Assessment in the Learner-Centered Classroom

Instructor: Sharon Linde

Sharon has a Masters of Science in Mathematics

Assessment can be a tricky piece of teaching. What does it look like in a learner-centered classroom? This lesson shows the processes and purposes of assessments in learner-centered classrooms and gives examples of each.

What Is a Learner-Centered Classroom?

When Betsy started teaching 20 years ago, things were a lot simpler. She was given the curriculum, taught the students, gave an assessment, and then repeated the process. Now, her district has adopted a new kind of curriculum, called learner-centered. Hasn't her teaching always been centered on learning?

That traditional teaching method focused much less on being learner-centered than it did on a serve-and-return, or curriculum-based method of instruction. So, what is a learner-centered classroom? The main difference between the traditional curriculum-based method of teaching and learner-centered instruction is that in learner-centered instruction, both teacher and student focus on and are responsible for individualized learning, and the focus of instruction is on the student. Here's how a learner-centered classroom might look:

  • Teachers use information about each student, such as his or her home life, likes, and dislikes, to plan meaningful lessons and set goals and objectives.
  • Teachers focus on short-term goals rather than over-arching and end-of-unit assessments to monitor student progress.
  • Teachers use student grouping and authentic learning experiences to make learning interactive and engaging.
  • The learning environment is calm, open, and welcoming, encouraging the student to take chances and participate actively in learning.
  • Teachers write lesson plans, but they are flexible and easily adjusted to accommodate students' needs.

In addition to these new ways of teaching, in learner-centered classrooms, teachers use a specific type of assessment different than Betsy is used to. Let's take a look:

Assessment in a Learning-Centered Classroom

Betsy is used to giving assessments to see whether or not a student mastered a skill. If she taught a unit on fractions, she gave a few quizzes to make sure students were keeping up with their work, and then gave one big test at the end to see what was learned. At the end of the semester, she gave a comprehensive test on all material covered. That way she knew who got it and who didn't and could give each student the correct grade on his or her report card. Keeping up with learning was the student's responsibility; her job was to teach.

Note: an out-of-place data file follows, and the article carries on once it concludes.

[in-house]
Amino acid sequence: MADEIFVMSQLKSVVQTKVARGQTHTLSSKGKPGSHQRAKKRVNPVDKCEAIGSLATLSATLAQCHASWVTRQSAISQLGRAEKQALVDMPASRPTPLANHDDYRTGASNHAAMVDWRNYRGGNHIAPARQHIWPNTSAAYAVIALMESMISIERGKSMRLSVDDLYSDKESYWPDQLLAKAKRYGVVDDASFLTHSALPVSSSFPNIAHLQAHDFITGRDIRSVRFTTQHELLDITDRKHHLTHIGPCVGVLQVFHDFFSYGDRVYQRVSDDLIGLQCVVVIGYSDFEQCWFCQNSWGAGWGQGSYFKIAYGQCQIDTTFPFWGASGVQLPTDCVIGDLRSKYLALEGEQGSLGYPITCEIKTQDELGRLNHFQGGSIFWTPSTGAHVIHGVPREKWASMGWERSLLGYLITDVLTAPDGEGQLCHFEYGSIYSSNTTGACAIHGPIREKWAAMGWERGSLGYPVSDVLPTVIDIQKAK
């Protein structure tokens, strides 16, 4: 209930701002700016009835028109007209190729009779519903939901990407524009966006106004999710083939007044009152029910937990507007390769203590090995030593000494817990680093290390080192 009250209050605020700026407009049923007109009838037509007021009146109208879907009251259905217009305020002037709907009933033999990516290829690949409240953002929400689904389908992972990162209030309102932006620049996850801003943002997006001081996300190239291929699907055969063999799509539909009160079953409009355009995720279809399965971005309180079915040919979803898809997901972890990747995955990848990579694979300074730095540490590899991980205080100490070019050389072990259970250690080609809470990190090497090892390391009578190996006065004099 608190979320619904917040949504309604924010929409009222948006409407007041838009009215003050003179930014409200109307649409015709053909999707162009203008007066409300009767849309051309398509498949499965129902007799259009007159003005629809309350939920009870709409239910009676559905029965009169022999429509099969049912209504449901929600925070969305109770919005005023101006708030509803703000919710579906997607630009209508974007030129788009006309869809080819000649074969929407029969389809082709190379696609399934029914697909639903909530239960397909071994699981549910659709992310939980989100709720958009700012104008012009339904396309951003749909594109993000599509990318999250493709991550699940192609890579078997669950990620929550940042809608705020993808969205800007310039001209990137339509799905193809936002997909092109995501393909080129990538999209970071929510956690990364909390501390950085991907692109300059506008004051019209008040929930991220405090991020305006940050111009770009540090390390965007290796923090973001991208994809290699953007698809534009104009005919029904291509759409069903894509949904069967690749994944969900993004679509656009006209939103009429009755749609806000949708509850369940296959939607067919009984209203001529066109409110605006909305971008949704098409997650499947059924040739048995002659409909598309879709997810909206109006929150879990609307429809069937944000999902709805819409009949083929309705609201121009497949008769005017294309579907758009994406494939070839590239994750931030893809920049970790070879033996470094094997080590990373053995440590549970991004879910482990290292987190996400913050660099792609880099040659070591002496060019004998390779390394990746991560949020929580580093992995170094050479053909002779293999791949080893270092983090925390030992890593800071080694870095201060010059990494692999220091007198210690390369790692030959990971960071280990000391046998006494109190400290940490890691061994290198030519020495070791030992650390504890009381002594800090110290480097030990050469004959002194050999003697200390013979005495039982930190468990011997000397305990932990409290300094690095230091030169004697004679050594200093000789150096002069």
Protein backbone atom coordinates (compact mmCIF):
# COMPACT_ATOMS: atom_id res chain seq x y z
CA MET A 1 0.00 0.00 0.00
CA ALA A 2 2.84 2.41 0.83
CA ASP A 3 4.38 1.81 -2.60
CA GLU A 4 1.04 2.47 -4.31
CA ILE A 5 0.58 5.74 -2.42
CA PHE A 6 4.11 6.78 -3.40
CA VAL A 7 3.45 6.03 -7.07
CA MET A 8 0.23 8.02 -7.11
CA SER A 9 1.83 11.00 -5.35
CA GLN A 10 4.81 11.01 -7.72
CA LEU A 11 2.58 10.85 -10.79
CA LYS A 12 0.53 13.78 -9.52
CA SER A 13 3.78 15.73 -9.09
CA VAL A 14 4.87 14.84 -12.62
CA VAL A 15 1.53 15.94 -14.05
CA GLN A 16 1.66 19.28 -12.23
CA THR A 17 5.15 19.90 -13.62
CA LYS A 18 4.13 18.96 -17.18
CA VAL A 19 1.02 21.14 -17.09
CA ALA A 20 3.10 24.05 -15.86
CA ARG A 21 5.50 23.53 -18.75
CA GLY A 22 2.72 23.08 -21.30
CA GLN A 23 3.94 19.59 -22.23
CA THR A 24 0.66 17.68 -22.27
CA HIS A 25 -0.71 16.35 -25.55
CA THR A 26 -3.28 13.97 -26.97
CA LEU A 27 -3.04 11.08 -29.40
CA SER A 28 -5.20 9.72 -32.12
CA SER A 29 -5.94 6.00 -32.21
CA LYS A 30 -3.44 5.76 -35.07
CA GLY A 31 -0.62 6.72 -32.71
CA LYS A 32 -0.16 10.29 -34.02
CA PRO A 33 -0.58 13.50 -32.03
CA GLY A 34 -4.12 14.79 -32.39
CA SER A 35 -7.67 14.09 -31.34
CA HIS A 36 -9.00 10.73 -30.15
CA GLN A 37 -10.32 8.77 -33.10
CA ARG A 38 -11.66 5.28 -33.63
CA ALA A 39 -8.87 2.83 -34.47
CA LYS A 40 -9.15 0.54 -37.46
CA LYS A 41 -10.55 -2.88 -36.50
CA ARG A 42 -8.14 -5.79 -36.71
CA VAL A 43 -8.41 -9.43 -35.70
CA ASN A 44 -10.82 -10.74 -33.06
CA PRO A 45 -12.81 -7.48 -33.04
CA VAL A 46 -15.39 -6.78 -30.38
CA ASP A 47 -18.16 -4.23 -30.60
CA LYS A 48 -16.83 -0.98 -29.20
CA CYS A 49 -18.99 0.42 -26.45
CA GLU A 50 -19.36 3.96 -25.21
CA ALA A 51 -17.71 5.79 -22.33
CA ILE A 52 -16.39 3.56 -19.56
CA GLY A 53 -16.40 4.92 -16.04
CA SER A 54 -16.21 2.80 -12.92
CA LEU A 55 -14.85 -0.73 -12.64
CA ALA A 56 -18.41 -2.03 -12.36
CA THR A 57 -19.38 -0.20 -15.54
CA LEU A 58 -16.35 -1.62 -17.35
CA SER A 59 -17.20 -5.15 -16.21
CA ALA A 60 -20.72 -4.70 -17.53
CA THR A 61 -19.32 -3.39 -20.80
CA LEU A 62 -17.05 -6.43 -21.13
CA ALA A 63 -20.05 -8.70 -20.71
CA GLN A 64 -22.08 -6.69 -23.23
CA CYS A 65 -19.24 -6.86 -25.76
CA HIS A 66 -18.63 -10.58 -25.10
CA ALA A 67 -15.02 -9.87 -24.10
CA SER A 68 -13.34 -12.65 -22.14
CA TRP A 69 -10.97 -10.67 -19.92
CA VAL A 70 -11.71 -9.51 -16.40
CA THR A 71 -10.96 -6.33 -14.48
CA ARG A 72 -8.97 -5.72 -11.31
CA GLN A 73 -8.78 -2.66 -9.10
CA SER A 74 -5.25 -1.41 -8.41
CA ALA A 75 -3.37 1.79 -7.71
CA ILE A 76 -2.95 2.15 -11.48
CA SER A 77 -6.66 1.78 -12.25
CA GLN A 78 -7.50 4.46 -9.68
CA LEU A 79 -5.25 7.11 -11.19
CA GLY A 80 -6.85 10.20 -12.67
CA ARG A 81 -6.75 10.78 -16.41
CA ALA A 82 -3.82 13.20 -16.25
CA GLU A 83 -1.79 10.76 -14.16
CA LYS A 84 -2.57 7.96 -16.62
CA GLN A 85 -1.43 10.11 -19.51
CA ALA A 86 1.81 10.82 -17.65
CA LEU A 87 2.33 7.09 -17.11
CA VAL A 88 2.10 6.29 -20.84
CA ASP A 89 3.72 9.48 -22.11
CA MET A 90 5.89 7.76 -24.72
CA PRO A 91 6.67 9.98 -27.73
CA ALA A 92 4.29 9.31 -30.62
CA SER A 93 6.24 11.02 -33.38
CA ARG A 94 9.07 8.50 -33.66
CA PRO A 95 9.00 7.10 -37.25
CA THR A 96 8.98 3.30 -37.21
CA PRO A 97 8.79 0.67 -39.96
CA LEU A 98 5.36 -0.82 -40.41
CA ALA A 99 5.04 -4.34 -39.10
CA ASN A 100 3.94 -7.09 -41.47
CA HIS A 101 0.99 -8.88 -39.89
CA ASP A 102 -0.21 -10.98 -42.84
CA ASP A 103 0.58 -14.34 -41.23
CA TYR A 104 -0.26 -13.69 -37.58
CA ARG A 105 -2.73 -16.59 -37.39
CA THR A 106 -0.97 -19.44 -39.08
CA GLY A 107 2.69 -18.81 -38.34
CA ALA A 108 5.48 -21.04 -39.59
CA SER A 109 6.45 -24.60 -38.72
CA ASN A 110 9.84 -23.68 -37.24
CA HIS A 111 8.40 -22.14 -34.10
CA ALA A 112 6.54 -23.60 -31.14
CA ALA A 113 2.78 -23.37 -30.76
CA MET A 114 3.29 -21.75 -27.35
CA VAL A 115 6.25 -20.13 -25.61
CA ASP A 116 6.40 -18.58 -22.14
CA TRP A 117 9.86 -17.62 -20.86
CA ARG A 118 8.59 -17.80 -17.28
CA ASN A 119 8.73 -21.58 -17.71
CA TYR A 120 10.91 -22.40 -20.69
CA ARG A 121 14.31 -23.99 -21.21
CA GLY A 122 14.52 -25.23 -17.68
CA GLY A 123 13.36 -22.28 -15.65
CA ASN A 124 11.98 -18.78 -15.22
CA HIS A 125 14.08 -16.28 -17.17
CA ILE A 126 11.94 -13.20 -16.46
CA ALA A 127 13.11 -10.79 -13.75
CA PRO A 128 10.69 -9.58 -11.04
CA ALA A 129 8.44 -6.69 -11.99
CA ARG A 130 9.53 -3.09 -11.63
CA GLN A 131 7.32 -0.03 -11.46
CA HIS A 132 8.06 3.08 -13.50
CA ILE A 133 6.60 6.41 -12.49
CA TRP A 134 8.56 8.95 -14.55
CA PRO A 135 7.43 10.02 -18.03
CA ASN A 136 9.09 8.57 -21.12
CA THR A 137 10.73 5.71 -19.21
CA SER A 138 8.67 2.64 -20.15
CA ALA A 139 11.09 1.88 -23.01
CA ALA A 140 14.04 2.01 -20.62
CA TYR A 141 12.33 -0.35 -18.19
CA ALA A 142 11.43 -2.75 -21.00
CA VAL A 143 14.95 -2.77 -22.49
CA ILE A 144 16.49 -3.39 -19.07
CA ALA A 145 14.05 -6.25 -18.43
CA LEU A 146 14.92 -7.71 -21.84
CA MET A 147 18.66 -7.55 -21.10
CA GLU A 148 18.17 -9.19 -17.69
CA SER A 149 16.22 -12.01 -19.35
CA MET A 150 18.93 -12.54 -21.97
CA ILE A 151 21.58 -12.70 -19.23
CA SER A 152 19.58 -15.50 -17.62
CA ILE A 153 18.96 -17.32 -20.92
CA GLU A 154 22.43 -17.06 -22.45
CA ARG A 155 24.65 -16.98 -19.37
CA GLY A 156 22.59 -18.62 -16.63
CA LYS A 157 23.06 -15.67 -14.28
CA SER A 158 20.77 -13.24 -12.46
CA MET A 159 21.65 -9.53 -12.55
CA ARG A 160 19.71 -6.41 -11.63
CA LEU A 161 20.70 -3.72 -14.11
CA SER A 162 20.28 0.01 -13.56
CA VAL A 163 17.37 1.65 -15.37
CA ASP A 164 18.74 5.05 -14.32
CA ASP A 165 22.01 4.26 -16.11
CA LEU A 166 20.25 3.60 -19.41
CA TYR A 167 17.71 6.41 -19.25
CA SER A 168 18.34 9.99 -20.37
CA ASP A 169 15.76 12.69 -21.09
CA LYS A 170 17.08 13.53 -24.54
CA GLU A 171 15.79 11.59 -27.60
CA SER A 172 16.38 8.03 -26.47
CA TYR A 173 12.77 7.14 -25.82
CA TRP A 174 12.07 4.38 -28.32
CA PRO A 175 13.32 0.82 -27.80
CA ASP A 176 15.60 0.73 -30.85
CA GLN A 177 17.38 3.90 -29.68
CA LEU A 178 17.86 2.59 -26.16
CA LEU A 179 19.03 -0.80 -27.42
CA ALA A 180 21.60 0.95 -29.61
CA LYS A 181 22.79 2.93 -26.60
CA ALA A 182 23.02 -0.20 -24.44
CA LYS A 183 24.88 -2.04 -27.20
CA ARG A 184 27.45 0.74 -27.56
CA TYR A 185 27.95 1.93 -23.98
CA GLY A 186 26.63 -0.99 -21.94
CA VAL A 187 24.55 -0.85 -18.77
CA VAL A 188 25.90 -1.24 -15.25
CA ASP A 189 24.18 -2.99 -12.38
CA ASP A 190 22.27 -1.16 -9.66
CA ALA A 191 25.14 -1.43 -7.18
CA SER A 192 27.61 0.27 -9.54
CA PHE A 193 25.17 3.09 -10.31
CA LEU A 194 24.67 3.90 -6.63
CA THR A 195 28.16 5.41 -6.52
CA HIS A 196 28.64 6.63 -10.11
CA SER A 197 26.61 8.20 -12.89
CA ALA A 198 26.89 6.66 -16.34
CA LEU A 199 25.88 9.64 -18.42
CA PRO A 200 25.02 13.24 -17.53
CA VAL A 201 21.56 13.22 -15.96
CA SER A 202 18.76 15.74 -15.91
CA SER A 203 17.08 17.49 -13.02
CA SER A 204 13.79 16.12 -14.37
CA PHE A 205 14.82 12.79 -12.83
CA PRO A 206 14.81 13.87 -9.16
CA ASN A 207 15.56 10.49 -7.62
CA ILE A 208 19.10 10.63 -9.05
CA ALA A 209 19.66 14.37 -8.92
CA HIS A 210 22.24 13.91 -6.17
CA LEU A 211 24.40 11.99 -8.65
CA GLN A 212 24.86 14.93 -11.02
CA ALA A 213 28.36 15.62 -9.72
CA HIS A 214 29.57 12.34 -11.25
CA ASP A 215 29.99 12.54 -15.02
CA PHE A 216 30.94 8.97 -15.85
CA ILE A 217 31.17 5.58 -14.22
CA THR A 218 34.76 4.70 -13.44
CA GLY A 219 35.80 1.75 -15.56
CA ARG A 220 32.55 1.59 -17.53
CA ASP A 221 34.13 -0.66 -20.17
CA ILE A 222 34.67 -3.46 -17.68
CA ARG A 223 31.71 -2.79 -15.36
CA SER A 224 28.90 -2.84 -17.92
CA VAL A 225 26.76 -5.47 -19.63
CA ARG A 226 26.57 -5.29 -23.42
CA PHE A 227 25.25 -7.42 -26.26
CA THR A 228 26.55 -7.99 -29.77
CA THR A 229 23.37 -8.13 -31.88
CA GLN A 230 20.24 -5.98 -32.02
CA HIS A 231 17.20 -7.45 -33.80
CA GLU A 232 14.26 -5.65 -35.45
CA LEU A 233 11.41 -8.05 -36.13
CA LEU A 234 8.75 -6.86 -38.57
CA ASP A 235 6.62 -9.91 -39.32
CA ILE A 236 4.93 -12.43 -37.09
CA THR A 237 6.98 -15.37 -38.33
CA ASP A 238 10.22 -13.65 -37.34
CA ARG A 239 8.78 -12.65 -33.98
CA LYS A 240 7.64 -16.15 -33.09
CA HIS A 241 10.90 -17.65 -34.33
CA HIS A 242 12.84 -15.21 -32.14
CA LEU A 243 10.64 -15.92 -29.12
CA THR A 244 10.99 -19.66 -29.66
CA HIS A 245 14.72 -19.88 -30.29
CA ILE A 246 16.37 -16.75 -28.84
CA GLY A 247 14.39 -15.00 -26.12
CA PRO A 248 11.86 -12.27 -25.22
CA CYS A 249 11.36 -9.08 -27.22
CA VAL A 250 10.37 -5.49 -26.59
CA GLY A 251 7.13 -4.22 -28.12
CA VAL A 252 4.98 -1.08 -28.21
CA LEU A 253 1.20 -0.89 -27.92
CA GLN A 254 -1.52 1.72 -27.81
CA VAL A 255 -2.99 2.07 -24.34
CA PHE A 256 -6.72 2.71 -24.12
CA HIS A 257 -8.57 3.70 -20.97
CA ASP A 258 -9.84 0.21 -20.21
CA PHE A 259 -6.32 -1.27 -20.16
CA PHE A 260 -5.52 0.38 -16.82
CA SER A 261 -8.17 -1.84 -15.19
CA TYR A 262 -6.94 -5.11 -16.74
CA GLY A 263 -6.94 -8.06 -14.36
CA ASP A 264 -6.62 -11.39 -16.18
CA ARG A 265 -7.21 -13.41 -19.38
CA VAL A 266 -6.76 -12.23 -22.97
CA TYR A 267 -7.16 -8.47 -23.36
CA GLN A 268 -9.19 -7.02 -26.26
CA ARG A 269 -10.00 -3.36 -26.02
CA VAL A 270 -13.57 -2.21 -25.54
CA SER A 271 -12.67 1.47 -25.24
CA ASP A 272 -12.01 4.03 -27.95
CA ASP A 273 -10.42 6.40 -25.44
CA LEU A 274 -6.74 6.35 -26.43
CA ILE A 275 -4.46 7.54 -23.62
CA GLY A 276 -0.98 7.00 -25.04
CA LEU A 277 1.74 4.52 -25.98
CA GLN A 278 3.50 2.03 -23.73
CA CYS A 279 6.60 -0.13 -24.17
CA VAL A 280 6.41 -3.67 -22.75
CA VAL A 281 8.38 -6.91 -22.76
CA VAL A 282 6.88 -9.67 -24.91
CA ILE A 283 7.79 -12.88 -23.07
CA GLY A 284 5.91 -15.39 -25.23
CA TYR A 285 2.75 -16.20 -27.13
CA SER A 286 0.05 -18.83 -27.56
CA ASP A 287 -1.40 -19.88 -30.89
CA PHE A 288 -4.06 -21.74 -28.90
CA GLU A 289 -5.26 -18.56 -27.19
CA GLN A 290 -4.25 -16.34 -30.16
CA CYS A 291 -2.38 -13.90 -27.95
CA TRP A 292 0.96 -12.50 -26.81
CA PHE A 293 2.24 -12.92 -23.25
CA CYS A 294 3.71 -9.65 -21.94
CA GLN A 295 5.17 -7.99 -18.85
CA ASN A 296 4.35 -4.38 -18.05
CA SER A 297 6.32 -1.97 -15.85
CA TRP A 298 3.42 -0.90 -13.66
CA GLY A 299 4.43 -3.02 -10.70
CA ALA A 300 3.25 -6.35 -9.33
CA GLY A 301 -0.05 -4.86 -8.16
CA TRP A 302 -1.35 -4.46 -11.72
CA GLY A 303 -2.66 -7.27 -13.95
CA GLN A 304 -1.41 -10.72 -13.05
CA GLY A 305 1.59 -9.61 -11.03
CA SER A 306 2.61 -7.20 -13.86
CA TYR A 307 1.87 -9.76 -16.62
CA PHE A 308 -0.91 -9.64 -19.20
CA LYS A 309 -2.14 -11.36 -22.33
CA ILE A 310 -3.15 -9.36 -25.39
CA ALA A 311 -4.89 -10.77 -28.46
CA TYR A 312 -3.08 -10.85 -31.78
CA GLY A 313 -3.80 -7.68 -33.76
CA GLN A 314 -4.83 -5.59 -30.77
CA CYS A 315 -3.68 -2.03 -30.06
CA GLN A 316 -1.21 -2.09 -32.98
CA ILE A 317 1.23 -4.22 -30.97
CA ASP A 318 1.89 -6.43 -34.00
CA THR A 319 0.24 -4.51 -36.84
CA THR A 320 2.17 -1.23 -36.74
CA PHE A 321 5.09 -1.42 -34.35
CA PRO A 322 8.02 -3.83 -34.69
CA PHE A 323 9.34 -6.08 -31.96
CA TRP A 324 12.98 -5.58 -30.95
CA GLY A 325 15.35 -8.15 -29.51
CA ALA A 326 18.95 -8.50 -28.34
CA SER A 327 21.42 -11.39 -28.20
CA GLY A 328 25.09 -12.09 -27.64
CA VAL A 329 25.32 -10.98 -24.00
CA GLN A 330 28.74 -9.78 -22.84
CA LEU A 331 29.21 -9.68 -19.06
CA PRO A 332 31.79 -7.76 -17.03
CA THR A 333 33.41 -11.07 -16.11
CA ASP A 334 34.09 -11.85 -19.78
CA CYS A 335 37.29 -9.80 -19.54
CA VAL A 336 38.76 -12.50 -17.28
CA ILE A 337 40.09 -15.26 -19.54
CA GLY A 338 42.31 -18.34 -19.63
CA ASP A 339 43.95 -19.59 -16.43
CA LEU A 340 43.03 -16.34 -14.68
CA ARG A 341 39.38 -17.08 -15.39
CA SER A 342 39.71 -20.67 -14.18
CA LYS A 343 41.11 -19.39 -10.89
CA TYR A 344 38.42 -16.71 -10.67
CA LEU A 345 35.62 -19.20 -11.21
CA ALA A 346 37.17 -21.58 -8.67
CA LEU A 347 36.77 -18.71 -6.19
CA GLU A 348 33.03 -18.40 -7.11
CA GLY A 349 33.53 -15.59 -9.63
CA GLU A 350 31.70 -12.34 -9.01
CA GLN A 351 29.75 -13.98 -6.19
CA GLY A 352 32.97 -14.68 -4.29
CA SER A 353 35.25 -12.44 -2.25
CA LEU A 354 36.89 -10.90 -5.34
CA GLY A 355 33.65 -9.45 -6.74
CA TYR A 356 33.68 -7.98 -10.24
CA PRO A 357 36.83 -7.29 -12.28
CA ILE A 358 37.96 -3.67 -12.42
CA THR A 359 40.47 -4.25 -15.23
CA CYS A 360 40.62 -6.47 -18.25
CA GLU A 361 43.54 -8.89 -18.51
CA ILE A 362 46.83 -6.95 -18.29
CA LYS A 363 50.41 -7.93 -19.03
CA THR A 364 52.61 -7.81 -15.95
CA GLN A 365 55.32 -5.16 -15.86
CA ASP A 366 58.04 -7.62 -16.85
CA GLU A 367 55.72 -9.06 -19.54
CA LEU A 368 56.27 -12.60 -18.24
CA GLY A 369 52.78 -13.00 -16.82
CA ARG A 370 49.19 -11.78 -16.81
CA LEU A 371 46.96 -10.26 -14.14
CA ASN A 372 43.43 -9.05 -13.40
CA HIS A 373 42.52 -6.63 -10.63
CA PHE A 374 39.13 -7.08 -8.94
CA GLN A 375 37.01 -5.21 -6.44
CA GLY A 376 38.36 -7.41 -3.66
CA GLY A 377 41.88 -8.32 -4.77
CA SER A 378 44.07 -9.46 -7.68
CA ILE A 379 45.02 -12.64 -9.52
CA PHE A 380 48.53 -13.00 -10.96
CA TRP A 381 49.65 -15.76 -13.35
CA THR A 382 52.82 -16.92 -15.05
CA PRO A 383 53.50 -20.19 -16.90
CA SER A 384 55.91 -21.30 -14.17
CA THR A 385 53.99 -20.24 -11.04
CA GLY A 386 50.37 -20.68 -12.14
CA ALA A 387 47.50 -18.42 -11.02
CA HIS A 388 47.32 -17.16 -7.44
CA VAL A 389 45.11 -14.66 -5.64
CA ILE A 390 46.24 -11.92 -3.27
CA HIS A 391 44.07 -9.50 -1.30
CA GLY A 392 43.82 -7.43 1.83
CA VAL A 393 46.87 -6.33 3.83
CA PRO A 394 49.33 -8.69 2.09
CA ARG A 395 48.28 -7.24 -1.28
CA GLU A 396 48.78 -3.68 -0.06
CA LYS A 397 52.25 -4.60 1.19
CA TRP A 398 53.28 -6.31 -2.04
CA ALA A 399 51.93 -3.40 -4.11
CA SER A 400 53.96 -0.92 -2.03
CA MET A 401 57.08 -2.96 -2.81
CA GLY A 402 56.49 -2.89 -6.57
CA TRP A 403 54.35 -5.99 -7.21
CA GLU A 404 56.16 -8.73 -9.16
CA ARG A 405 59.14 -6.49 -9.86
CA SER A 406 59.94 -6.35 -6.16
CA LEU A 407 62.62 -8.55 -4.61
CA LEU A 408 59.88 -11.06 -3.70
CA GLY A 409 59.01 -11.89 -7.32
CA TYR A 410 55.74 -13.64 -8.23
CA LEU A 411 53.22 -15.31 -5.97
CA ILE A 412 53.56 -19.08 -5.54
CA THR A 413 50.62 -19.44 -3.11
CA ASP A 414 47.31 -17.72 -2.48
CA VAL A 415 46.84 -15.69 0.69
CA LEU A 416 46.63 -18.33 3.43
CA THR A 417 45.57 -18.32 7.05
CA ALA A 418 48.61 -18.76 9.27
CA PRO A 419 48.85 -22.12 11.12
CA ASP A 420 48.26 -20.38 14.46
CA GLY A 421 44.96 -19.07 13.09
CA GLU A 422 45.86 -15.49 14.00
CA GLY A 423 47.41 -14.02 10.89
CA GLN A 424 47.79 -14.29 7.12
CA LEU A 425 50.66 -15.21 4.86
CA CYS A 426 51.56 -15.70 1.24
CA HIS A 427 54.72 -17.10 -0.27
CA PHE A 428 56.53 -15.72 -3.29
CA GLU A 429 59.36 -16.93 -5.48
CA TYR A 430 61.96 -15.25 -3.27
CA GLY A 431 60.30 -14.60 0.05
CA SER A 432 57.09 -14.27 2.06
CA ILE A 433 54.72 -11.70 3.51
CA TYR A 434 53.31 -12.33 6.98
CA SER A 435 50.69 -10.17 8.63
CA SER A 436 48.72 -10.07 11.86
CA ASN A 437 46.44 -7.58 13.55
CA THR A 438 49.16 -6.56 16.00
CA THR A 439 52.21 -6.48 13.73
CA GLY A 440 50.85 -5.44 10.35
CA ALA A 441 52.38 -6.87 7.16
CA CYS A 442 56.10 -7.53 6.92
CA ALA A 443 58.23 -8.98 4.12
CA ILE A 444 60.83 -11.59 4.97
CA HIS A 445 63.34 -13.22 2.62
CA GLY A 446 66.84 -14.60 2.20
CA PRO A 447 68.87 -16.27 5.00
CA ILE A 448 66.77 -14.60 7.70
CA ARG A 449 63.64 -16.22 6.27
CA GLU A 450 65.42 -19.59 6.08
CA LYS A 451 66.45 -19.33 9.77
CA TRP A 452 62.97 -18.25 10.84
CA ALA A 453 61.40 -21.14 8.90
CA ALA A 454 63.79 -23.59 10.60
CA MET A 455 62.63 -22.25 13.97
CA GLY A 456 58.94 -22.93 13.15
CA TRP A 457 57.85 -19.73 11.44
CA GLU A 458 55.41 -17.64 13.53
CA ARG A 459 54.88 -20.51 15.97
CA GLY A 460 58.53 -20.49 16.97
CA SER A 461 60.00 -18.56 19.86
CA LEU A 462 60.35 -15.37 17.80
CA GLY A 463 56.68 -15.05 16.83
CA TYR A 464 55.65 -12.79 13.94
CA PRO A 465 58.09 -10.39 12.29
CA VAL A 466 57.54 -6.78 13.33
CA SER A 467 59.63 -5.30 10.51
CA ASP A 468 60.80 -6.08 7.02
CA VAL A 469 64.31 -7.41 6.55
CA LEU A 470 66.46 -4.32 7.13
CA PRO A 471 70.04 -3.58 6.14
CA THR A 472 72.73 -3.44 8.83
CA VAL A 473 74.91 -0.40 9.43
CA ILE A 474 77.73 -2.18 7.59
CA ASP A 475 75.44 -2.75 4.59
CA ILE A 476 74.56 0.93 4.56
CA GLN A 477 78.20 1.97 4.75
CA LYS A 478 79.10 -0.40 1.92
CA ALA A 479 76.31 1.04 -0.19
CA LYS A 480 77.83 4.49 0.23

The shift to a learner-centered classroom is very different. For starters, Betsy is no longer just the deliverer of information; she is now responsible for making sure students are learning along the way. One method she'll use to help guide this process is assessments, or an evaluation given to determine a specific criteria.

Assessments in Betsy's old way of teaching had one purpose - to determine whether or not a student was able to remember or understand something she taught. In other words, they were summative, used at the end of learning to sum up understanding for the purpose of a giving a grade. Assessments in a learner-centered classroom shift the focus from being a measure of grading to helping teachers understand learners and create lessons based on their specific needs.

Formative Assessments in a Learning-Centered Classroom

Betsy is stepping into a whole new way of looking at assessments. Instead of using only summative assessments at the end of teaching to give grades, she will now be using formative assessments, given during learning to help guide her instruction and focus her plans.

Let's go back to the fractions example. In her new learner-centered classroom, Betsy will set goals and objectives based on her learners' specific needs. Her stronger students will have higher expectations than those who struggle in math. She consults with her students to set these goals, giving them a say in their learning. As she teaches, she'll continue to monitor these goals in the short term, giving frequent formative assessments to see how her students are progressing.

Rebecca is strong in math, so she had several high learning objectives for the fraction unit. Sally, however, just transferred from another school and doesn't bring as much background knowledge with her. Betsy recognizes this and, after conferencing with Sally, sets a few basic objectives for this unit. Betsy's goal for both students is for them to learn, to build on skills and knowledge they already have, and help each of them make progress.

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